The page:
William Shakespeare’s Life & Times: A Highly Speculative Chronology
Birth of Christopher Marlowe, Shakespeare’s future mentor
Birth of William Shakespeare in Stratford-upon-Avon in the county of Warwickshire
Birth of Edward Alleyn, future star of the stage
Birth of Richard Burbage, Shakespeare’s future partner and lead actor; in Warwickshire
Shakespeare’s father John is selected as Bailiff (mayor) of Stratford.
Shakespeare attends petty school (kindergarten).
Birth of Robert Catesby, future terrorist; in Lapworth, just north of Stratford, in Warwickshire
Shakespeare begins his formal education at the King Edward VI Grammar School in Stratford.
John Shakespeare applies for a coat-of-arms. He is denied.
James Burbage, father of Richard, builds the Theatre, England’s first playhouse.
The Curtain, England’s second playhouse, is erected near the Theatre in Shoreditch. It is used primarily as an “easer” or overflow space.
Struggling with heavy debts, John Shakespeare mortgages his property. Due to the family’s financial problems, 14-year-old William is forced to leave school after only nine years of formal education. He will never get to attend school again.
Birth of John Fletcher, Shakespeare’s future successor as company playwright
Birth of Edmund, Shakespeare’s youngest brother and future fellow actor
The Theatre and the Curtain survive an earthquake that rocks London.
In September, Shakespeare, aged 18, has unprotected sex with Anne Hathaway, aged 26.
In December, Shakespeare marries the pregnant Miss Hathaway.
Birth of Shakespeare’s first child, Susanna (May 26)
Shakespeare struggles to find a way to support his wife and daughter. One old story suggests that he was a schoolmaster. Some have speculated that he might have been a law clerk, as his early plays demonstrate an uncommon knowledge of legal terms and principles. He also may serve in the military at some point during the next five years.
Marlowe graduates from Corpus Christi College with a Bachelor of Arts degree.
Birth of Shakespeare’s twins, Judith & Hamnet (February 2)
Philip Henslowe builds the Rose playhouse in the Liberty of the Clink, Bankside, as the principal home for the Lord Admiral’s Men. Their chief playwright is Marlowe, their leading actor is Ned Alleyn and their premiere productions are Marlowe’s Tamburlaine, Pts. 1 & 2.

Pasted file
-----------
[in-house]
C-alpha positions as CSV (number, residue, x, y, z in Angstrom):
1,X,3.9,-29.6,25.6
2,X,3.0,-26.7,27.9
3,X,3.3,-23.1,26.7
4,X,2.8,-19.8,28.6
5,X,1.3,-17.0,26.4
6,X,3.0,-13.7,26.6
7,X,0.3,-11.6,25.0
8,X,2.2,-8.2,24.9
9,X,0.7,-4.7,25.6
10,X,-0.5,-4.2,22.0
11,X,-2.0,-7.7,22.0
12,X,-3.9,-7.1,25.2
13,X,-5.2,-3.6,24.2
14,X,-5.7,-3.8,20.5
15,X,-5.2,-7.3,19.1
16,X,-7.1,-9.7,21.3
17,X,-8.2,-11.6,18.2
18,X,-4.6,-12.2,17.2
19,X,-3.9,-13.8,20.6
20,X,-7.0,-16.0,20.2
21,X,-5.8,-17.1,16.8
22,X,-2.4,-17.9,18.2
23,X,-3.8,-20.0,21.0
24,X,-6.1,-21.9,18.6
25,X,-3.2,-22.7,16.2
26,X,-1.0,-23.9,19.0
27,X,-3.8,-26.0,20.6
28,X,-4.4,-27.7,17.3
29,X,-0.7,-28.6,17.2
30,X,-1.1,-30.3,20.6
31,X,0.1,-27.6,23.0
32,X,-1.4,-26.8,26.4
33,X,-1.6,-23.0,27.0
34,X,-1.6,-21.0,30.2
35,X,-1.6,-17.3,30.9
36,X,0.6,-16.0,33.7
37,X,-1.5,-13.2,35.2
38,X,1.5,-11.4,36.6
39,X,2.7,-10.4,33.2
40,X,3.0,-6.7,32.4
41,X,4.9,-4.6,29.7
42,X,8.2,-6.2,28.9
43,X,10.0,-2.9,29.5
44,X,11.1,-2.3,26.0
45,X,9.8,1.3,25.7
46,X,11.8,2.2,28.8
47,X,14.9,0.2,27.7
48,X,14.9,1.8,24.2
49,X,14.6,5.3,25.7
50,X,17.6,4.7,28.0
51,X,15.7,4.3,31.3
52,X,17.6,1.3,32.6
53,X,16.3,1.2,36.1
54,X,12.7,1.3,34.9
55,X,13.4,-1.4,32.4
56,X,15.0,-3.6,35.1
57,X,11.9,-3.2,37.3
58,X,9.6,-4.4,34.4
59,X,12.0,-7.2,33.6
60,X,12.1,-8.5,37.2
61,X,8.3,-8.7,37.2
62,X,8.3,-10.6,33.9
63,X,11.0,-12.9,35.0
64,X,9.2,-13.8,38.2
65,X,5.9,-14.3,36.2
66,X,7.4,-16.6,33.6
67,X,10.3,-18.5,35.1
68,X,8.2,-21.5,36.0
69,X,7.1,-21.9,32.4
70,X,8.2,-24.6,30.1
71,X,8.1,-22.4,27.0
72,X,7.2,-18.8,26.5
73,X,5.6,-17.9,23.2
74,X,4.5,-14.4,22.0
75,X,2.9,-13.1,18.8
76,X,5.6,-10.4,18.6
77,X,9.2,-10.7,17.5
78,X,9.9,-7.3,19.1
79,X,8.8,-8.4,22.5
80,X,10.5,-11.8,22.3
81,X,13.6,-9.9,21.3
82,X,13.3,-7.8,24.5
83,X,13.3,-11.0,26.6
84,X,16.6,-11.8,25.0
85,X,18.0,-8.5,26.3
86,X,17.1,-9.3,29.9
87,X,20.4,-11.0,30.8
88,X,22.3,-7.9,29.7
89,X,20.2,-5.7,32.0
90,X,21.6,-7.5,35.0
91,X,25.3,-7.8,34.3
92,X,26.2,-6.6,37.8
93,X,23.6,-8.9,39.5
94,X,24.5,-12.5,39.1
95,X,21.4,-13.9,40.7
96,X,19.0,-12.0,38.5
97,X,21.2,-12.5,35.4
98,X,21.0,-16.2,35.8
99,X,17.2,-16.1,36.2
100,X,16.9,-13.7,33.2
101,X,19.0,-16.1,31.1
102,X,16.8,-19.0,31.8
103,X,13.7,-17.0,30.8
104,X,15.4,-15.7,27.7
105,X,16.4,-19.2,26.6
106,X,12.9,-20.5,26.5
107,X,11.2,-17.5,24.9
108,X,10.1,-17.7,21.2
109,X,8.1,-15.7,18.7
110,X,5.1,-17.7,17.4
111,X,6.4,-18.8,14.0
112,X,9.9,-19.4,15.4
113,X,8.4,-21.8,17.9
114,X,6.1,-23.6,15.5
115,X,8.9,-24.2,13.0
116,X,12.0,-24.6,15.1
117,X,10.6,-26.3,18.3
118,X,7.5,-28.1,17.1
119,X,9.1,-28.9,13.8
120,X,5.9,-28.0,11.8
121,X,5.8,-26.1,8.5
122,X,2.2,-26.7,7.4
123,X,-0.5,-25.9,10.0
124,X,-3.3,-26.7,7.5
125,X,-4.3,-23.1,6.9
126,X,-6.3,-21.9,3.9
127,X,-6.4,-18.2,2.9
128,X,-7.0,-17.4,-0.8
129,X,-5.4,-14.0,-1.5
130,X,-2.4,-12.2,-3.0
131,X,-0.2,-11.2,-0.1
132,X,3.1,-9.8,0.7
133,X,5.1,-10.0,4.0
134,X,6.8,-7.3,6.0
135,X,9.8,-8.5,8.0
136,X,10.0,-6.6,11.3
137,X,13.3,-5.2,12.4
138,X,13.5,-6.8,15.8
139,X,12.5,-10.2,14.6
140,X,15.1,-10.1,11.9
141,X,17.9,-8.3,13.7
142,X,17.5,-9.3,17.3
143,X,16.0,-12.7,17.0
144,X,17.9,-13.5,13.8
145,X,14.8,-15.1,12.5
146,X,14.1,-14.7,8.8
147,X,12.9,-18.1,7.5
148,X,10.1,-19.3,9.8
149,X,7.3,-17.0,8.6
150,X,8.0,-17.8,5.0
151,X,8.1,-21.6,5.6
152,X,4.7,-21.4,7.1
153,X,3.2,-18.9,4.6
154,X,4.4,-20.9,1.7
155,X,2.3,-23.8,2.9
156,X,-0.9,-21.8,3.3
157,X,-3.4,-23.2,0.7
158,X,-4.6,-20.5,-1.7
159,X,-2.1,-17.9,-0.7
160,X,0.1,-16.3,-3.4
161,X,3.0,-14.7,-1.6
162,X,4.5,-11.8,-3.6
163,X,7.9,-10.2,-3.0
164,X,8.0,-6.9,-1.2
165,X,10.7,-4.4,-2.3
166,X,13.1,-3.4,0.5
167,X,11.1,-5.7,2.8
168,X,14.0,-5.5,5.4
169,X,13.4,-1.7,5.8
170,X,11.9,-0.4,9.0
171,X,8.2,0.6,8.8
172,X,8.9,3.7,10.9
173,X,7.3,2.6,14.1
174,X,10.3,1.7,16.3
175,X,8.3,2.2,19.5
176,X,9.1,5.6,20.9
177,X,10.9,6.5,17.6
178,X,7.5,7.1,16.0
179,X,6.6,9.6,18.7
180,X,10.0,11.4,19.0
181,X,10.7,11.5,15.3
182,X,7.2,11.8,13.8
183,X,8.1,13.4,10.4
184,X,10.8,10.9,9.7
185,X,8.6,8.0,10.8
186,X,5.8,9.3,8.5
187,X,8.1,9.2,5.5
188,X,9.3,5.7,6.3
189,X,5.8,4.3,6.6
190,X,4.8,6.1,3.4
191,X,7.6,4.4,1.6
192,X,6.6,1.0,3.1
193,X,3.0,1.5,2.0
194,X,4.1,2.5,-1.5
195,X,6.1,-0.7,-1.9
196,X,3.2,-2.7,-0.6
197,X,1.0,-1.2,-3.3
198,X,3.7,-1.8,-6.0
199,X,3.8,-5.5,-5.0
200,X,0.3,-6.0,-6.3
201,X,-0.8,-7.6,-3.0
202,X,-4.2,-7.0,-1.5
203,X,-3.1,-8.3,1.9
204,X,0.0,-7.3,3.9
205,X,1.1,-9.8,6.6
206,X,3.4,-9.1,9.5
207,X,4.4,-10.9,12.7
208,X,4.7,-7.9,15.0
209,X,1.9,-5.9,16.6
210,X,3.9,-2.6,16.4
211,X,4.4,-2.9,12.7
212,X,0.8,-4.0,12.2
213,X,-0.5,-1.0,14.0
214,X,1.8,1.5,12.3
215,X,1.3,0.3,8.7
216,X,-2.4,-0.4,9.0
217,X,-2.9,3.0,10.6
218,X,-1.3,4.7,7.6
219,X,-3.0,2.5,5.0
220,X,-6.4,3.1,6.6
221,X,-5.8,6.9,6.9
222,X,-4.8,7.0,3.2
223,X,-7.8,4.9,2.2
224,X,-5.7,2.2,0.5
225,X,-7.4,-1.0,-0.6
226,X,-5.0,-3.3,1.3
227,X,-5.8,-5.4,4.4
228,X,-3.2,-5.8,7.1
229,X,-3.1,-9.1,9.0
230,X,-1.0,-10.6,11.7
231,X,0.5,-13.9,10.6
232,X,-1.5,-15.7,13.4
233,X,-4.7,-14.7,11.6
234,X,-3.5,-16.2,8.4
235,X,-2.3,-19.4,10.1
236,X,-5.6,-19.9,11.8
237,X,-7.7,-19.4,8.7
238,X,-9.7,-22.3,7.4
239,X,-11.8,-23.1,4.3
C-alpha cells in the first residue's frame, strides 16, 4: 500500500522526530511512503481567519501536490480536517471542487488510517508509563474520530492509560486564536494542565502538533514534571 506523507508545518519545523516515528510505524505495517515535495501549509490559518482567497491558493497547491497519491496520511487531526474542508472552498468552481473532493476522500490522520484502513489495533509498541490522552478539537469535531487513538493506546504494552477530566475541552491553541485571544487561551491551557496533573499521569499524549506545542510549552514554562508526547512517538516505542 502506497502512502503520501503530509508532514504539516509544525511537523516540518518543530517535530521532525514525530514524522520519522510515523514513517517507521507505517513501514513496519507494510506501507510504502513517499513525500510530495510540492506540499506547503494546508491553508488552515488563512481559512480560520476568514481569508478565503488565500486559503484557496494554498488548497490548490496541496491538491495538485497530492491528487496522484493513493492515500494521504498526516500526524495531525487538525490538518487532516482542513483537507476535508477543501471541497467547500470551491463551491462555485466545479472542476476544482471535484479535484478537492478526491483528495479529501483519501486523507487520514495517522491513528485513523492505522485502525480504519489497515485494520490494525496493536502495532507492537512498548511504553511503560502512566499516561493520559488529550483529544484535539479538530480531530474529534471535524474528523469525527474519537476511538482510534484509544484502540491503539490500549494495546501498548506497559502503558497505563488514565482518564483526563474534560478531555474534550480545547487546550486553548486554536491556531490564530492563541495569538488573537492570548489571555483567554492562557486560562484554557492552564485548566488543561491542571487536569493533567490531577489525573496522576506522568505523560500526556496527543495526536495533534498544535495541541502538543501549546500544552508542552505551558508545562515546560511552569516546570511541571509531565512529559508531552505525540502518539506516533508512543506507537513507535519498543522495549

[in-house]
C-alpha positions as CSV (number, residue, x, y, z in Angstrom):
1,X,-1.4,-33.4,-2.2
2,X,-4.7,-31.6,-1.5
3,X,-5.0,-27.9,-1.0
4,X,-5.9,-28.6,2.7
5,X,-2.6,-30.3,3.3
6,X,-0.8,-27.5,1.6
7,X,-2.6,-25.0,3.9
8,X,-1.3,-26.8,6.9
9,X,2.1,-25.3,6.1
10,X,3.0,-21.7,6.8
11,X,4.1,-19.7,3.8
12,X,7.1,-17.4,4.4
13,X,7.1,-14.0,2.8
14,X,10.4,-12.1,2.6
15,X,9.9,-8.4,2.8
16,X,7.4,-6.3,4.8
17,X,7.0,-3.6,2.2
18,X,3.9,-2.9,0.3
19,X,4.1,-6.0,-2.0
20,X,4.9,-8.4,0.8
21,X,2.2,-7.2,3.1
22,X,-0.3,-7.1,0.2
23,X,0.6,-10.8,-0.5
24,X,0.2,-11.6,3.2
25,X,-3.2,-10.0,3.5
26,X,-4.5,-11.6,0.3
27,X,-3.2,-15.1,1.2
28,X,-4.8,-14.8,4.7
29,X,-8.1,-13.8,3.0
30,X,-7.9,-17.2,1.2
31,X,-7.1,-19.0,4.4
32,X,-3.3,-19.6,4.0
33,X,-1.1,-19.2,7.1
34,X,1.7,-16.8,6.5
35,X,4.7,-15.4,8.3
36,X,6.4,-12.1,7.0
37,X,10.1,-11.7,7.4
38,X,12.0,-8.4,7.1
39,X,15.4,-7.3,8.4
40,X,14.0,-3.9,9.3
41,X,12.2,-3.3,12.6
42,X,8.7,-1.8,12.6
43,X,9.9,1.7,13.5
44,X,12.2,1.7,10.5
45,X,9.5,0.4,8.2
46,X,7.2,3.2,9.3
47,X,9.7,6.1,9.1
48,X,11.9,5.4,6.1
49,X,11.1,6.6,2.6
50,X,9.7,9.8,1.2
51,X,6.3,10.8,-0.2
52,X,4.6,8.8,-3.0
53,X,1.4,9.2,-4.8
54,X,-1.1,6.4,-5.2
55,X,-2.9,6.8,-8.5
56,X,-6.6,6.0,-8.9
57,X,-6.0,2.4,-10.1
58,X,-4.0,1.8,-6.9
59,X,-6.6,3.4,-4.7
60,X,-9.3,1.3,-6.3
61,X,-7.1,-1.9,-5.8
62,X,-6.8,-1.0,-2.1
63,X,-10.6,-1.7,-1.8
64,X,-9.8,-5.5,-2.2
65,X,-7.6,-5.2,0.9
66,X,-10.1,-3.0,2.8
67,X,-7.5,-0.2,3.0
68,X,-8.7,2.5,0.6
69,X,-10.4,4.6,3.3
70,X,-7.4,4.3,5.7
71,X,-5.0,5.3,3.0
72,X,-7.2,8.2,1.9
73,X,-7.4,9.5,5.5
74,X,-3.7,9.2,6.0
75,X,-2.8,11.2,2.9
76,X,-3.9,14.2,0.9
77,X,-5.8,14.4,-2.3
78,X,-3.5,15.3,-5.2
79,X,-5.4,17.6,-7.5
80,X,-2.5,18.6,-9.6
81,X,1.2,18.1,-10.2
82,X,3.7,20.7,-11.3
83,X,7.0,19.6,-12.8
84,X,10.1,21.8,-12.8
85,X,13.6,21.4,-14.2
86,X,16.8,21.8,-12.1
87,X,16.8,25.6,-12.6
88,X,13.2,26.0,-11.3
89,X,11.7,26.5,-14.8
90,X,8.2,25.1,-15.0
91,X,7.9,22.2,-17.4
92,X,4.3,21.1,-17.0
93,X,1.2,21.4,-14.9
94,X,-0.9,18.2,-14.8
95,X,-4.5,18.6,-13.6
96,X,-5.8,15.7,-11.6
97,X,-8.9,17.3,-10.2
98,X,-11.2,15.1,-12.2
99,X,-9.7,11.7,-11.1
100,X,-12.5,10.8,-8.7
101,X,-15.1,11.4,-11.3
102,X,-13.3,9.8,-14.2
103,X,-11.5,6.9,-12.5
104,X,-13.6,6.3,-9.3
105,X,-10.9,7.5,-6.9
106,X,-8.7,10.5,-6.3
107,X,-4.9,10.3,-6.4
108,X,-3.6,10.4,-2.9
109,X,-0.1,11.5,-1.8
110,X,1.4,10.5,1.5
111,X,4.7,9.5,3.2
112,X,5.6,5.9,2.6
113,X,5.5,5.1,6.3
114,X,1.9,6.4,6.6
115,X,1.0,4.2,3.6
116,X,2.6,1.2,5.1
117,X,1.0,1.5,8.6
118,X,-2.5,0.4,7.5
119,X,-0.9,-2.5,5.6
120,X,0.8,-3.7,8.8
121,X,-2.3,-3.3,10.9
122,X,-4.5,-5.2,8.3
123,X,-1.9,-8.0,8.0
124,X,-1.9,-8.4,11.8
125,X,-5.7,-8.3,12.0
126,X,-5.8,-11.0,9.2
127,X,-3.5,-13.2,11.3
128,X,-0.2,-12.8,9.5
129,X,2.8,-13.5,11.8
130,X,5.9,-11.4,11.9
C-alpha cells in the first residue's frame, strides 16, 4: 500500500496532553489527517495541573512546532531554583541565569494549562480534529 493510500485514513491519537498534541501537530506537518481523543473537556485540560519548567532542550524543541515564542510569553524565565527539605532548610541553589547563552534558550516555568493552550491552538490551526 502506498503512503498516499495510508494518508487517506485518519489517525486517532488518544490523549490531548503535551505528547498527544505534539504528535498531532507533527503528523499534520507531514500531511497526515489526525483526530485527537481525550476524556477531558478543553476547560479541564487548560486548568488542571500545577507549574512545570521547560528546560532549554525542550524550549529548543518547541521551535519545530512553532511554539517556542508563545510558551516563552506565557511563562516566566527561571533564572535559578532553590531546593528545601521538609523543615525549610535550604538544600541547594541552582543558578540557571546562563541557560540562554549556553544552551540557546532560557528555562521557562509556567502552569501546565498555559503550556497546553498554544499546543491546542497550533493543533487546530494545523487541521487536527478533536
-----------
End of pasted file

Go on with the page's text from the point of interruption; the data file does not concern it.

In a performance of Tamburlaine, Pt. 2, during the scene in which Baghdad’s governor is executed by firing squad, one of the muskets turns out to be loaded with live ammunition. The actor, suddenly realizing this, aims away from his fellow actors at the last moment. The stray bullet strikes a pregnant woman in the audience and kills her.
Marlowe’s Doctor Faustus premieres at the Rose with Ned Alleyn in the title role, and possibly featuring Dick Burbage as Mephistofeles.
Historians Raphael Holinshed and William Harrison publish their second edition of The Whole Volume of Chronicles, a well-written and oft-used plot source for Shakespeare and other dramatists.
Marlowe earns his Masters degree from Corpus Christi College.
The Queen’s Men, an acting troupe on tour of the countryside, performs in Stratford this year. Their repertoire includes The Famous Victories of Henry the Fifth, The True Tragedy of Richard the Third, King Leir, and The Troublesome Reign of King John—but not Shakespeare’s versions of these stories, of course. Some historians speculate that he may have joined up with the Queen’s Men at this time.
Sometime this year Shakespeare may have composed or collaborated on a play called Edmund Ironsides. Its authorship remains disputed.
Marlowe’s The Jew of Malta premieres, probably featuring Edward Alleyn in the title role.
If Shakespeare didn’t join the Queen’s Men back in ’87, then he may have hooked up instead with Lord Strange’s Servants (later the Lord Chamberlain’s Men), another troupe on tour this year. Their leading man is Dick Burbage, who will become Shakespeare’s life-long business partner. Shakespeare may have written The Comedy of Errors already, perhaps offering it to the company as an incentive to hire him. While his theatrical career sometimes is portrayed as a desertion of his family, it was more likely an honest effort to secure a profession that would earn more money for their support.